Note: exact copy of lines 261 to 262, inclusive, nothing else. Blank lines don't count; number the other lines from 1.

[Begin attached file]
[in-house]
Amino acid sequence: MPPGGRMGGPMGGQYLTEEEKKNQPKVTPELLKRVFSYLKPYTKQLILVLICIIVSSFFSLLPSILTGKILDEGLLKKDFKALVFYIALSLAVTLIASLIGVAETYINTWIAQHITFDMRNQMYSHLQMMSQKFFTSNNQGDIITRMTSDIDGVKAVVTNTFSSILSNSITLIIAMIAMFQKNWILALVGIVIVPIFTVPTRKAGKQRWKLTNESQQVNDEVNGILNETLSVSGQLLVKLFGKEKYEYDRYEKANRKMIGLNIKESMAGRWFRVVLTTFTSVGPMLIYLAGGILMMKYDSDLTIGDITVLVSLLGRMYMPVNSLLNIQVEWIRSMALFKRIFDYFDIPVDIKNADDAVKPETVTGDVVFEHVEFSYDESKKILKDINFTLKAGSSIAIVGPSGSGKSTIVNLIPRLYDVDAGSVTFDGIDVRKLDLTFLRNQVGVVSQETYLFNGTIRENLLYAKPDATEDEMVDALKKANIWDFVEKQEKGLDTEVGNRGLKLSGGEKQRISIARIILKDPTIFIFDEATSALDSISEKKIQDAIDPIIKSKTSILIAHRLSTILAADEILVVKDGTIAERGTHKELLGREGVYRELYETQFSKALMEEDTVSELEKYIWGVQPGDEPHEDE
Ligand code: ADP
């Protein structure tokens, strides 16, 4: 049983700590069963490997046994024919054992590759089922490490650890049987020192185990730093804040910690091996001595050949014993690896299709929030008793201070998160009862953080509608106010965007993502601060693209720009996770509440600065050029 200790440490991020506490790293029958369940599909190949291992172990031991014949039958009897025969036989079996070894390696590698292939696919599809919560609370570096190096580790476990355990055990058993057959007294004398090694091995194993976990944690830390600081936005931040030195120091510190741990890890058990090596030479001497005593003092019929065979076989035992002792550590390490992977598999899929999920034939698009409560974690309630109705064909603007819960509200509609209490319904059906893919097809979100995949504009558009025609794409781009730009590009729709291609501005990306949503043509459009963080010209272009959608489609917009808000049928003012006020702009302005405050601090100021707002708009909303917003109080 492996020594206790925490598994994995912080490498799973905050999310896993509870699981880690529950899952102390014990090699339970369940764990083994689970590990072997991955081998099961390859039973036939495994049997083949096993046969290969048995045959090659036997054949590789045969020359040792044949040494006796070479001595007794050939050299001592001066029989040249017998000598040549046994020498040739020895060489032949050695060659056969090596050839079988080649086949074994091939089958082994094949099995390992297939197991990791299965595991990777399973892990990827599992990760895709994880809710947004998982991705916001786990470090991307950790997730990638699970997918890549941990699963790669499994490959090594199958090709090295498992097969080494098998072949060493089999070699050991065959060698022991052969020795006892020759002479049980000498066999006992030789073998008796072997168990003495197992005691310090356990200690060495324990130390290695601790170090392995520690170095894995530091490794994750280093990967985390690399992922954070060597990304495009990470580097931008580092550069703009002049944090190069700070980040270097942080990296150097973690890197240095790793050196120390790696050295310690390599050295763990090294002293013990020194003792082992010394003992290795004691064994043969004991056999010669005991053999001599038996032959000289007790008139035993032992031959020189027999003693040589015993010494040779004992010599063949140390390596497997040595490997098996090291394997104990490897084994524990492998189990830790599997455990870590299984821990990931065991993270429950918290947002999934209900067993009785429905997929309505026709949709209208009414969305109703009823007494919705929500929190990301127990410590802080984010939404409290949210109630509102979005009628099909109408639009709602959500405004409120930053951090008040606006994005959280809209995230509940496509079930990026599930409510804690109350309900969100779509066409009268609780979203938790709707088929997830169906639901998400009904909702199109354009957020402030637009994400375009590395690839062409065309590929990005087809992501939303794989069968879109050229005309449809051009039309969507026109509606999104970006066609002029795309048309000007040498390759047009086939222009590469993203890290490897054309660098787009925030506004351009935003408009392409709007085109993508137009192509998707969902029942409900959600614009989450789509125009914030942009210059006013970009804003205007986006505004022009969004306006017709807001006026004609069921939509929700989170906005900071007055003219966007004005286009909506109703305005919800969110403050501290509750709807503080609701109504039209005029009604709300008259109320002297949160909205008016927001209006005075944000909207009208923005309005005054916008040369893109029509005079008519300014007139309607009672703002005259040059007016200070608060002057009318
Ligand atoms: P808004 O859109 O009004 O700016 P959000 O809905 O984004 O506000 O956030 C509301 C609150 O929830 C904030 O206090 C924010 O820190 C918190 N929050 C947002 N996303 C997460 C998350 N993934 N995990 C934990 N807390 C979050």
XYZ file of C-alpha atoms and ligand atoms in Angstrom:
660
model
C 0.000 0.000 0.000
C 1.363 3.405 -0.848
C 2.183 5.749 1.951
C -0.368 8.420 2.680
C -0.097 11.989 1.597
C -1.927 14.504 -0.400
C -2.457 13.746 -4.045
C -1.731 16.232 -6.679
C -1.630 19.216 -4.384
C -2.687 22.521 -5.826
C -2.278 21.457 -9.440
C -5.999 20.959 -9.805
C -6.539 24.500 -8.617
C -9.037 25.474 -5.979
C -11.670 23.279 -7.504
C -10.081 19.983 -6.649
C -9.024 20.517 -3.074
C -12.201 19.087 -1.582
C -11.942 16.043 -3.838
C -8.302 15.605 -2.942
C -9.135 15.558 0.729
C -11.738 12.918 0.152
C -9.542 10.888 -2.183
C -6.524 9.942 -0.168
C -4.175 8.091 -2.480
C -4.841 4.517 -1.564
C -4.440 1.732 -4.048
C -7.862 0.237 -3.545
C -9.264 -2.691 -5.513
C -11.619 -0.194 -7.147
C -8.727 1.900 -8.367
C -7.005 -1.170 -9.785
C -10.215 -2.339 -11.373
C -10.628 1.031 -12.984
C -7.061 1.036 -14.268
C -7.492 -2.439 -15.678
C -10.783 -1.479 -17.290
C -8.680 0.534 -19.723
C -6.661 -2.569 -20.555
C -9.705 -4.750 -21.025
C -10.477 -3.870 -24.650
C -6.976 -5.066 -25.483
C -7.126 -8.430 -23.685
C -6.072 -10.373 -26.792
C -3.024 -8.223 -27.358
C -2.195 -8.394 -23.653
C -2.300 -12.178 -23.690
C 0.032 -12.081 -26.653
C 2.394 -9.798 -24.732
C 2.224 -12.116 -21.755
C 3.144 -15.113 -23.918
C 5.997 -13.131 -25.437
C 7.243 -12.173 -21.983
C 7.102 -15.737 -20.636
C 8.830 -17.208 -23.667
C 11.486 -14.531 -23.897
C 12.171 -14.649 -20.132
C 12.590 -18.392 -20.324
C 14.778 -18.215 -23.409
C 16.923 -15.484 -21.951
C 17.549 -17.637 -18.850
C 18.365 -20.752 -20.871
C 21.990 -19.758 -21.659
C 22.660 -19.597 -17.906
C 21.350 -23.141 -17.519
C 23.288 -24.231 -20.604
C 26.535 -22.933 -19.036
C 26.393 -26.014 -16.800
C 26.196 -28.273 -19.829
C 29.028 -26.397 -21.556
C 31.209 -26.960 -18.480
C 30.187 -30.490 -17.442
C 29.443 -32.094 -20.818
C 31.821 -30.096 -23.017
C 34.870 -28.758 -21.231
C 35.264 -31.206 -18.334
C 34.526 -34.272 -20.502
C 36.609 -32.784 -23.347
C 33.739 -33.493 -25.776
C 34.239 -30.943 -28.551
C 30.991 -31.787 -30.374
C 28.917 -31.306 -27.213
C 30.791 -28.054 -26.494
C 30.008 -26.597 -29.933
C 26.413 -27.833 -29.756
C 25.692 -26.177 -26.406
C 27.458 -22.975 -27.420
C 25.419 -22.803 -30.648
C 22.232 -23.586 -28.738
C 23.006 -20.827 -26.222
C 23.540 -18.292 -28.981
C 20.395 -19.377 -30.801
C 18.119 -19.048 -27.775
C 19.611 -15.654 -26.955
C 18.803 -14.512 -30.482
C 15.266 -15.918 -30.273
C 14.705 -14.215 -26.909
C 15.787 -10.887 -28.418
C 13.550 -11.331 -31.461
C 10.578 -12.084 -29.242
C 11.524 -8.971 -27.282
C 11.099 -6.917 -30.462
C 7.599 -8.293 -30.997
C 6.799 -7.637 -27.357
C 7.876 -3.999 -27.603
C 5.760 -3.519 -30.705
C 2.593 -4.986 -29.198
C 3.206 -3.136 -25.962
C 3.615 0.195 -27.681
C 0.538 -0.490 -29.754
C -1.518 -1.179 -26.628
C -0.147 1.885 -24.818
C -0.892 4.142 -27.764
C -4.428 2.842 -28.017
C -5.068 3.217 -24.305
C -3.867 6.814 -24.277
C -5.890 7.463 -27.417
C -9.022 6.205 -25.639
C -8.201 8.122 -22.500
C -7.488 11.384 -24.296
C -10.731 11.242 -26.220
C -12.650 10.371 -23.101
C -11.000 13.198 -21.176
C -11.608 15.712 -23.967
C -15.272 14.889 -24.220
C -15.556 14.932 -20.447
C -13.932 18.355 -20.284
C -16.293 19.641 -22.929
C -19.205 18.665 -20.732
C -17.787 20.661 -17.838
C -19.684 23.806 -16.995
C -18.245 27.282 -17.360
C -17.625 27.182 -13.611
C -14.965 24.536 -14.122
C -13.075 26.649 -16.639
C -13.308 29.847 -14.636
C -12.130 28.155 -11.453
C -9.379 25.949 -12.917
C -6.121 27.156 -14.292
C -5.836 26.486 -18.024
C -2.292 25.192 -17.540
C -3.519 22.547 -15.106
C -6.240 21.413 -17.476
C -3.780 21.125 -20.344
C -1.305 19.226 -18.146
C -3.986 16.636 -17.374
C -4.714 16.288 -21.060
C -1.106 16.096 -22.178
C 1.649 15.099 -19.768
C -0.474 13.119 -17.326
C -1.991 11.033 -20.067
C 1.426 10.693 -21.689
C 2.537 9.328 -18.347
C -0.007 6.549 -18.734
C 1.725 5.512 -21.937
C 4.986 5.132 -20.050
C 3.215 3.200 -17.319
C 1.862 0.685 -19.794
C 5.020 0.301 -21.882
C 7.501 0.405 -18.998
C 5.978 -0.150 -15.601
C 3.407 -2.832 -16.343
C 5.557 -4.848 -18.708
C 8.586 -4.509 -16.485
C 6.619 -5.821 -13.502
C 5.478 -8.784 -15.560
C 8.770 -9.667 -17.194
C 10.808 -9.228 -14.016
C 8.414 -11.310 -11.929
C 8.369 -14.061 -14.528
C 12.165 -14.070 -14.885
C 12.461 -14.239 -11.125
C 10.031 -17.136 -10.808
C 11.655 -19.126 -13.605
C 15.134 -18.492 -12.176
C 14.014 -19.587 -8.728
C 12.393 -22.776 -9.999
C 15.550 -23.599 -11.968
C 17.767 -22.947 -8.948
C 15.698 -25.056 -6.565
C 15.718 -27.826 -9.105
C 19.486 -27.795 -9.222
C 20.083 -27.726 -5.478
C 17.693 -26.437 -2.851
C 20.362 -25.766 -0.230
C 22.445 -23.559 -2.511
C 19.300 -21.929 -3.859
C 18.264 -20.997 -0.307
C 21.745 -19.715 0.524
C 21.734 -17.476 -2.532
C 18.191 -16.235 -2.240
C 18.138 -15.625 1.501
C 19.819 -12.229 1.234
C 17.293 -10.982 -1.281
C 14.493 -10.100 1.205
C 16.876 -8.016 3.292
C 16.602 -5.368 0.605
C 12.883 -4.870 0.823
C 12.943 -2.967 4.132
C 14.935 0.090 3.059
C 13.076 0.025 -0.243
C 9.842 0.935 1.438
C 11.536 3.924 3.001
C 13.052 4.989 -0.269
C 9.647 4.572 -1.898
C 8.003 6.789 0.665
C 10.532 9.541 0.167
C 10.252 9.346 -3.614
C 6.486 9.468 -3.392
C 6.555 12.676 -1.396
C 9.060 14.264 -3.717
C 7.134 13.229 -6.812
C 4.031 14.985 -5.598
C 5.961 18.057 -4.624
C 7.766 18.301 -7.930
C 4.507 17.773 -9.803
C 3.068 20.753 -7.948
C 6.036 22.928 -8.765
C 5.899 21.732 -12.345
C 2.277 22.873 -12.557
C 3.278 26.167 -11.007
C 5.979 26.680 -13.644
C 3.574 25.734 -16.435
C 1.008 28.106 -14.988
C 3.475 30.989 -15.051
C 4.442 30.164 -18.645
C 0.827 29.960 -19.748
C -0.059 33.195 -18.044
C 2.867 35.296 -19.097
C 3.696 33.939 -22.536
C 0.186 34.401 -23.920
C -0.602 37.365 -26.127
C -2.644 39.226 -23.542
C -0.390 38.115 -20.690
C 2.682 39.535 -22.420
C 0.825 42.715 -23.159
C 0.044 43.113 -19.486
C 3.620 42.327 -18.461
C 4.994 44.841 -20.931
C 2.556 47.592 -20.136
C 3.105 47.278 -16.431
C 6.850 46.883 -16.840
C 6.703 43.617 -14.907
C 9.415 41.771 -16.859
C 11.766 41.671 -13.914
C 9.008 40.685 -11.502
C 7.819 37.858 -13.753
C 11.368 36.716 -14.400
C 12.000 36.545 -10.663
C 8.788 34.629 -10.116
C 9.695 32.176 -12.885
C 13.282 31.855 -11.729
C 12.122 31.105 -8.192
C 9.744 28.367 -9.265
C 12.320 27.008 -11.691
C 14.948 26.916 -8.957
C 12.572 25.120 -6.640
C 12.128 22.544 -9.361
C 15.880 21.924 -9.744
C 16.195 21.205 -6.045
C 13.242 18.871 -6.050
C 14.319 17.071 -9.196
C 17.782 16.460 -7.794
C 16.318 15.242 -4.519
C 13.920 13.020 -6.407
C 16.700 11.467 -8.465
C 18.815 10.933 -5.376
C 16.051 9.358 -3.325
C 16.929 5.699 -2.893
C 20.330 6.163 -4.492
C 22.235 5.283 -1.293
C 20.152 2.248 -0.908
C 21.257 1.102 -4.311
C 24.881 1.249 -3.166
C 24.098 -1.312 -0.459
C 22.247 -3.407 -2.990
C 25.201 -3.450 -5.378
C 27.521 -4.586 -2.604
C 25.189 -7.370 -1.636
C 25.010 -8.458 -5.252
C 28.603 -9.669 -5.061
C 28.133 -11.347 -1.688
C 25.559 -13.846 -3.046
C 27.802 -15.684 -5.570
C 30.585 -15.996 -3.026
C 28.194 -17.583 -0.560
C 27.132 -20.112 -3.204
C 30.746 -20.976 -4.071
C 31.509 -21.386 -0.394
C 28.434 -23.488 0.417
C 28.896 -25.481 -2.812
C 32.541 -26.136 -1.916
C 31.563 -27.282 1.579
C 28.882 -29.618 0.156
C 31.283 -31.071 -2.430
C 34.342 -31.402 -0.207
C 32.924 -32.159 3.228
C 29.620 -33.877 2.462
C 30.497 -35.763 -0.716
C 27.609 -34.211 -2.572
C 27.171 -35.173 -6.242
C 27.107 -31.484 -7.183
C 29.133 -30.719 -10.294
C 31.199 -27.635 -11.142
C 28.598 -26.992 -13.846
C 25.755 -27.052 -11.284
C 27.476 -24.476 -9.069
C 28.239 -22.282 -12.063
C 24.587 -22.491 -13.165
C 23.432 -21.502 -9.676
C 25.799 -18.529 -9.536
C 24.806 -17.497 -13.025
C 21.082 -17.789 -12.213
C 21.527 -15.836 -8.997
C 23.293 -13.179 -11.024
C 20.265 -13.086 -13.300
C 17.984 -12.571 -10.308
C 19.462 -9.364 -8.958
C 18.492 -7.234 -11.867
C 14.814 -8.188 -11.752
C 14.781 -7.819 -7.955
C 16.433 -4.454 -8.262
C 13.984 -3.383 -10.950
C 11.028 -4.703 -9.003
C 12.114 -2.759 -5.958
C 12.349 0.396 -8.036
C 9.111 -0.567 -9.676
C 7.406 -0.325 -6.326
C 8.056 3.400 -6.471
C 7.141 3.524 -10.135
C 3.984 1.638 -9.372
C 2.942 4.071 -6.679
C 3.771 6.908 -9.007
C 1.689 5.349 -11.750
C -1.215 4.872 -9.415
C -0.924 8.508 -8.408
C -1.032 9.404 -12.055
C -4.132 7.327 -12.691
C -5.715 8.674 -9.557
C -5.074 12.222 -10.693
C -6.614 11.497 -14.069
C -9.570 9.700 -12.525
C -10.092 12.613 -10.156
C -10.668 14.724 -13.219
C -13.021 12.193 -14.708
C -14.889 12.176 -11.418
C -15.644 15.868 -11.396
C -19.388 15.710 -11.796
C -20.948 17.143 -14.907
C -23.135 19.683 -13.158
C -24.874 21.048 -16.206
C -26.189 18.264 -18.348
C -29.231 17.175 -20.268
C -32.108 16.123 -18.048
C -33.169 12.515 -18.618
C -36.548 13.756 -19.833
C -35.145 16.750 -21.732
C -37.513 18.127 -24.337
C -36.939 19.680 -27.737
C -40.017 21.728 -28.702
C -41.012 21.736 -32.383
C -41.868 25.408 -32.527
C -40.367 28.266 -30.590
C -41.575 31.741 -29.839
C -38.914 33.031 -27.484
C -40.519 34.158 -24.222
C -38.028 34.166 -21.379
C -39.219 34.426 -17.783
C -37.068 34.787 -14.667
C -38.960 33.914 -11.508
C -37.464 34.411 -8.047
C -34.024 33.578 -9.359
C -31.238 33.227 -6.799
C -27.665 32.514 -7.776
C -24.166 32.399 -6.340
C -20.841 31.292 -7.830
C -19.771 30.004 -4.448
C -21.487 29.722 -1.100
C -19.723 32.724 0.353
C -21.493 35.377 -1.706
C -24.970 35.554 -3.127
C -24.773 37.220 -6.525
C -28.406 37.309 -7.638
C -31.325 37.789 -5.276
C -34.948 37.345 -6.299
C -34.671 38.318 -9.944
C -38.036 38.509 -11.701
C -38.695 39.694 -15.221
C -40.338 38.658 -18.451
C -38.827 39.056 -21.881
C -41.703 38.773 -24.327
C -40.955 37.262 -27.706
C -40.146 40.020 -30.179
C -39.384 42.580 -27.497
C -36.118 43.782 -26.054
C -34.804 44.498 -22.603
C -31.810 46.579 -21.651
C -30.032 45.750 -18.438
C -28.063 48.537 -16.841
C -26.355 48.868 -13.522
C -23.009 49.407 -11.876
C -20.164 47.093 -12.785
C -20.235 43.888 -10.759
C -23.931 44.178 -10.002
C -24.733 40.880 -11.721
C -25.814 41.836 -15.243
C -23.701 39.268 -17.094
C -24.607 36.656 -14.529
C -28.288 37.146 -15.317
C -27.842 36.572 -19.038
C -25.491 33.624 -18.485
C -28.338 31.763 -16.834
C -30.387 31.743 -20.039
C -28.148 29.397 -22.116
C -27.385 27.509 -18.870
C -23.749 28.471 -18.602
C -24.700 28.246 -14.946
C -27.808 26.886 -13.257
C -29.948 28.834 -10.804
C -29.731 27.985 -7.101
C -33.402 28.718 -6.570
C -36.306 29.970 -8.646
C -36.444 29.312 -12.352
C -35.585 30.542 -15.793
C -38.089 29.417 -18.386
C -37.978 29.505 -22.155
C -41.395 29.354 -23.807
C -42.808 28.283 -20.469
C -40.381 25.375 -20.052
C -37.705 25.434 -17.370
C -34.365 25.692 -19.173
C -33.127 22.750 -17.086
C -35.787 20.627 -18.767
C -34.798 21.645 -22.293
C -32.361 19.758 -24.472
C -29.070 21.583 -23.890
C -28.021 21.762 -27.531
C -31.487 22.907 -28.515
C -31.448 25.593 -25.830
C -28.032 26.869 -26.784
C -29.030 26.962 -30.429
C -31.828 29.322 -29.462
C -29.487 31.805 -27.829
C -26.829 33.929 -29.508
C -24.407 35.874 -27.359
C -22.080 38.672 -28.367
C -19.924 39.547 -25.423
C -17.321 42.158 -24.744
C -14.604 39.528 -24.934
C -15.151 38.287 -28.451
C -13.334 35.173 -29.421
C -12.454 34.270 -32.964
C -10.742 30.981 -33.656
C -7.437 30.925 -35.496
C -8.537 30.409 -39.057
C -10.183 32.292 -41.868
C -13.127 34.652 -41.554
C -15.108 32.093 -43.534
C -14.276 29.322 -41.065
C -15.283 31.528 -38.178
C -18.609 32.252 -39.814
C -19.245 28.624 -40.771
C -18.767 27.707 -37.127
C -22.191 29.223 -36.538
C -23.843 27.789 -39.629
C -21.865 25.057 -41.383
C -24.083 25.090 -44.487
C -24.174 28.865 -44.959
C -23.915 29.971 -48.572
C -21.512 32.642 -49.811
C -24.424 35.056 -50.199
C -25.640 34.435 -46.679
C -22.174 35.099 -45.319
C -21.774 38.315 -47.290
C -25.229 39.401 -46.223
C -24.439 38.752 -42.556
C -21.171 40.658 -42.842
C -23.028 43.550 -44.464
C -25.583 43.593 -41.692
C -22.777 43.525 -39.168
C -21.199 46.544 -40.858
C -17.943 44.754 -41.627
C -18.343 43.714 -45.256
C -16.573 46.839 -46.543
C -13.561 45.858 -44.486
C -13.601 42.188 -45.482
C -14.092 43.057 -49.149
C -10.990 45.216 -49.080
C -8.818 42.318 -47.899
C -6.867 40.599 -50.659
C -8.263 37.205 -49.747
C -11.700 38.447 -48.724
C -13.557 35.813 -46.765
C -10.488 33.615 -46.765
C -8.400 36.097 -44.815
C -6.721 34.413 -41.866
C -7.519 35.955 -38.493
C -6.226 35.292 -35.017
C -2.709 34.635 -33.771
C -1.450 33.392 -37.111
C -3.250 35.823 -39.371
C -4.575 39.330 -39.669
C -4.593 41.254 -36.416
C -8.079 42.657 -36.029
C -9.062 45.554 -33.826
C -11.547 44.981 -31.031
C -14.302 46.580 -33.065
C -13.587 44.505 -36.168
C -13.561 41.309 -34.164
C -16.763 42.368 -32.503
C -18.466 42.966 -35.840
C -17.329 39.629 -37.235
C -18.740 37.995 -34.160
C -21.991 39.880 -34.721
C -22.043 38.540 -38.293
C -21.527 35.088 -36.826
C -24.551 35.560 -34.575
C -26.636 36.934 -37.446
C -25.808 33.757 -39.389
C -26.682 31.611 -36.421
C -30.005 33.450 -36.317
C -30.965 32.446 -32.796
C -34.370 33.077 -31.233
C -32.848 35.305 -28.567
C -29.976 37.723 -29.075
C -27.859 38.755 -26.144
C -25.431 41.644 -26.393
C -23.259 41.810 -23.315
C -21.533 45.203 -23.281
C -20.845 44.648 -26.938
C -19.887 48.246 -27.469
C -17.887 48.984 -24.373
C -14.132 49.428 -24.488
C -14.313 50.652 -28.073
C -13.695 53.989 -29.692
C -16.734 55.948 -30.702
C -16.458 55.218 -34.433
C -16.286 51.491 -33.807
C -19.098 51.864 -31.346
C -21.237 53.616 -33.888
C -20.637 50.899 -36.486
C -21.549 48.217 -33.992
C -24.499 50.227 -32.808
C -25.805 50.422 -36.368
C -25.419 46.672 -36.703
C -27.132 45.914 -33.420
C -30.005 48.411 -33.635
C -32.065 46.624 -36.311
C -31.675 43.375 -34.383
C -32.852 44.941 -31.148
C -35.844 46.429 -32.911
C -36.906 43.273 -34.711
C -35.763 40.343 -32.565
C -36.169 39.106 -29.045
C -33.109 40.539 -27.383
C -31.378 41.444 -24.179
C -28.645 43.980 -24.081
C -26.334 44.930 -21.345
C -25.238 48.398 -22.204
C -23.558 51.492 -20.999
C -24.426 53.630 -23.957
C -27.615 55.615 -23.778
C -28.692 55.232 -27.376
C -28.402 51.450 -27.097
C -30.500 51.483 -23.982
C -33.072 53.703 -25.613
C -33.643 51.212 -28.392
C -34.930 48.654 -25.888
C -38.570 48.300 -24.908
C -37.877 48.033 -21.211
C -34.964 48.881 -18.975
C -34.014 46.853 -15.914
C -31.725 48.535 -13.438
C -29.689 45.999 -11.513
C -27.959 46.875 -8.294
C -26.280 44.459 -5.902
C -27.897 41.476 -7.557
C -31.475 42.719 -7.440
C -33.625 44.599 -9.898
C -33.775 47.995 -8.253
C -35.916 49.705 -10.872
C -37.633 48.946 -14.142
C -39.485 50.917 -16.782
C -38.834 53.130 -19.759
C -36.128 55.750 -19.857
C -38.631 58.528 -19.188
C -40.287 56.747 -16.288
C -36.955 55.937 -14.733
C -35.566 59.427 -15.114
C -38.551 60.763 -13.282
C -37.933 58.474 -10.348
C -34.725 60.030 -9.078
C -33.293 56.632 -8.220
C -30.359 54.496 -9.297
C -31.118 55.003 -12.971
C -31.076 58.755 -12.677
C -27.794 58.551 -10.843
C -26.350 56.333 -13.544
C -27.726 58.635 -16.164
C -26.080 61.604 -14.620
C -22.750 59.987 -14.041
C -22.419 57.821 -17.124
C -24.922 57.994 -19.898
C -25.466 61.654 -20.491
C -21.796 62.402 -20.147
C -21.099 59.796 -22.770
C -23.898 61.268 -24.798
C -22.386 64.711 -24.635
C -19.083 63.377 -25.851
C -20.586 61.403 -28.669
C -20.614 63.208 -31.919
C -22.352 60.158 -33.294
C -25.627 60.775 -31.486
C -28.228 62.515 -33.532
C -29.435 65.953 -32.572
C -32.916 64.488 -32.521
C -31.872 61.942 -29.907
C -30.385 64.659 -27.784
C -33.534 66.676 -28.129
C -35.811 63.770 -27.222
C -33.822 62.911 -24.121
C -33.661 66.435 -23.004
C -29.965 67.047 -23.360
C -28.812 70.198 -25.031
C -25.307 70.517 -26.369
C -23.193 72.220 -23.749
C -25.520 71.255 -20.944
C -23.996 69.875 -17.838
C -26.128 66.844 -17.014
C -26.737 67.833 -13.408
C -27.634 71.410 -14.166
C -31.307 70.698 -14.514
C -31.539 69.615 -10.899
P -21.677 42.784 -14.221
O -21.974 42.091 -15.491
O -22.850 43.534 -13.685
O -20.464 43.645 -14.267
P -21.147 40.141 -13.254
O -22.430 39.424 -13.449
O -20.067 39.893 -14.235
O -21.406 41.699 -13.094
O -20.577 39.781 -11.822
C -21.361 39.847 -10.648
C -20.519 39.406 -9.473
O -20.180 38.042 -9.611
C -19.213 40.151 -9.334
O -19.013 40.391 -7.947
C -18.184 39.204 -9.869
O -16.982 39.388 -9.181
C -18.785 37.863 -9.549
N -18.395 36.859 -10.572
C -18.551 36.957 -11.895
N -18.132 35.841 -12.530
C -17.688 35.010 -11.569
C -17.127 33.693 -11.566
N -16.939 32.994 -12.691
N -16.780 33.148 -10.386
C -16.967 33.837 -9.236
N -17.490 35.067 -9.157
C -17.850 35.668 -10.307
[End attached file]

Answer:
C 12.122 31.105 -8.192
C 9.744 28.367 -9.265